In this July 10 photo, Mary Beth Seiser holds her father's dog tags at her home in West Bend. Seiser's father, Franklin H. Schwamb, served with the United States Army beginning in 1946. She believes the tags were lost in 1946 when he was training at Camp Hale in Colorado. The tags were found by Jason Homola in Colorado by a metal detector. The tags were turned over to the organization, Purple Hearts Returned. Michael Brennan with the organization returned the tags to Seiser on Memorial Day weekend in West Bend.
WEST BEND - Lost for about 70 years, dog tags found with a metal detector in Colorado by a stranger have been returned to the family of a Washington County veteran.
Mary Seiser of West Bend was contacted Feb. 2 with an unexpected text message, which read, "Hi, my name is Major Zachariah Fike, U.S. Army, texting about your father, Franklin H. Schwamb. His dog tags were found 21 years ago at Camp Hale, Colorado, and the man who found them would like to return them to your family."
Seiser told the Daily News that she was first wary that the message was a part of a scam, but the text message aligned with her father's history in the Army, since he served with the 38th Field Artillery Indian Head Division.
After researching online and finding the nonprofit organization, Purple Hearts Reunited, she was sure it was true.
Purple Hearts Reunited focuses on returning lost or stolen medals to veterans and military families.
Seiser later learned a man named Jason Homola found the dog tags.
"He contacted (Fike) from Colorado, saying he had found these dog tags like 20 years ago and tossed them into a drawer because he couldn't find the owner," Seiser said. "So he contacted Major Fike to help him, and he found me. He checked my dad's obituary, he found that online, and then he found my name because I'm the oldest of the five (children)."
Seiser had Fike send her photos to verify it was her father's name and Army number on the dog tags. From there Fike set up a meeting for her with Mike Brennan from McFarland, a partner who helps with the project.
"He called me around Memorial Day, so I said 'Why don't we meet at the old courthouse in West Bend,'" Seiser said. "Veterans Park is the perfect place, he wanted to see the monuments and things, actually my grandfather's name is on that Doughboy statue, because he served in World War I. So that's where we met and he gave me the dog tags."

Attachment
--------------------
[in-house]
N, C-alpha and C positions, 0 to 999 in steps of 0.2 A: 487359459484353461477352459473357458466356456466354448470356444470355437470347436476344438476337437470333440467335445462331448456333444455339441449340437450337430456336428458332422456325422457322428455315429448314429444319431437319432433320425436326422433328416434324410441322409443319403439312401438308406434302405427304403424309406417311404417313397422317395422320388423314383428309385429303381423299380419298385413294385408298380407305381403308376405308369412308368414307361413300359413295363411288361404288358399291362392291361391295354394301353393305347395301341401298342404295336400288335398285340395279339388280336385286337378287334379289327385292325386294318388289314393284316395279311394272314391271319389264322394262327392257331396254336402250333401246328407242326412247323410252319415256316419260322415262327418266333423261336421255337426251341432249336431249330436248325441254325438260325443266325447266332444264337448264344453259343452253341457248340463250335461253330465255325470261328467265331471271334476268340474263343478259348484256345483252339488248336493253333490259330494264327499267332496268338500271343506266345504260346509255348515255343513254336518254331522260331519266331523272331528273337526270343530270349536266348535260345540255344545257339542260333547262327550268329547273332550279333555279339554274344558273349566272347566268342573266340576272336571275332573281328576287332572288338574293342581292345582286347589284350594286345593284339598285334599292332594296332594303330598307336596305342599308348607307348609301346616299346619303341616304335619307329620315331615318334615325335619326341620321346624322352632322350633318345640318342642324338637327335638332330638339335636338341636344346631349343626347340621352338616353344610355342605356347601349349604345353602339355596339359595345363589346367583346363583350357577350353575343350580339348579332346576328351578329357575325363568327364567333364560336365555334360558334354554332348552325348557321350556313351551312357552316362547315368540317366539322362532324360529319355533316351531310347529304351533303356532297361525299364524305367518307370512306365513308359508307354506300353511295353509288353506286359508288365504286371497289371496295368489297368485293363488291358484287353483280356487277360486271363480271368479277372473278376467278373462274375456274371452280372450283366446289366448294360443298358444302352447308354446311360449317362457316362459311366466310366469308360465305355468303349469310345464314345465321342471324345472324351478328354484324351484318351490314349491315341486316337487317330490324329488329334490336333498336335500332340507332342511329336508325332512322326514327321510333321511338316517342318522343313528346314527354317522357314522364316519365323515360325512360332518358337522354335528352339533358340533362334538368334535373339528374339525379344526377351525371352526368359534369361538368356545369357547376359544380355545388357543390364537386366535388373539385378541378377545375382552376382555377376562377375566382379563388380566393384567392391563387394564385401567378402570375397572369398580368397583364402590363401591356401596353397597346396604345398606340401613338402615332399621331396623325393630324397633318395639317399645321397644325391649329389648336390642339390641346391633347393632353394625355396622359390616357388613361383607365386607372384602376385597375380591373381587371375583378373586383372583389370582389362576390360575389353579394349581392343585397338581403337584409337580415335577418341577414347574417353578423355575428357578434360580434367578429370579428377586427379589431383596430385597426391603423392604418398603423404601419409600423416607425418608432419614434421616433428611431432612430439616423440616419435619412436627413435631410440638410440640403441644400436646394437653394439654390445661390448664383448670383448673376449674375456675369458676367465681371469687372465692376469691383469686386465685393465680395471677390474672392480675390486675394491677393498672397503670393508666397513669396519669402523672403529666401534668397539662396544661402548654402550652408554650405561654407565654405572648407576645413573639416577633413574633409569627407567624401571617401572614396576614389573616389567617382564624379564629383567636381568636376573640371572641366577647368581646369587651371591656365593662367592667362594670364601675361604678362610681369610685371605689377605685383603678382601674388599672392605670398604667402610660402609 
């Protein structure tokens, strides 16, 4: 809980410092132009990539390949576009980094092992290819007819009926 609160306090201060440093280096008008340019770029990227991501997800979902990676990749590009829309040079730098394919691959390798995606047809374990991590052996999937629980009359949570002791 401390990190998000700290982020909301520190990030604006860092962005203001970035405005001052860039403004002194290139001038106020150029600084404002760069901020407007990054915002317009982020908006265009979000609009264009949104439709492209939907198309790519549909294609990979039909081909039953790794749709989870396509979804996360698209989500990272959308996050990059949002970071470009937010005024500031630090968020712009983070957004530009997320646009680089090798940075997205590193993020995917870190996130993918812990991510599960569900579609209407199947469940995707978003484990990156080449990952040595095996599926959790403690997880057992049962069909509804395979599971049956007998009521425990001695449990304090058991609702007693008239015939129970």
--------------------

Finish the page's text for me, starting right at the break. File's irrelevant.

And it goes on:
Seiser said it was a shock because the dog tags were lost around 1946.
"He hand-wrote his history a couple years ago which was really sweet of him, but he said after his training in North Carolina he went to Seattle and they sent him right away to Camp Carson, Colorado," she said. "And there they had mountain climbing, ski training and snowshoe training. They slept in two-men tents at 35 degrees below zero, when they had their ski training, in seven-layer sleeping bags.
They were on the Continental Divide while they were at Camp Carson, apparently they did their ski training at Camp Hale, and Camp Hale is where this guy found his dog tags when he was out with his metal detector one day."
Schwamb was from Richfield and moved to West Bend, where he graduated high school in 1944. His wife and him later retired in Waupaca.
Schwamb died Jan. 7, 2017. He was 89, five months shy of his 90th birthday.
Seiser said it's shocking to know this memorabilia was found because it was 70 years ago and her father wasn't even married yet.
"Once I did the research on this Major Fike and decided he was legitimate I told my siblings," She said.
"There are five of us, they were all excited and couldn't believe it. And the fact that they sat in his drawer for 20 years and he didn't throw them away or something ... so we were just delighted when he agreed to send them to us, it was fun to pick them up."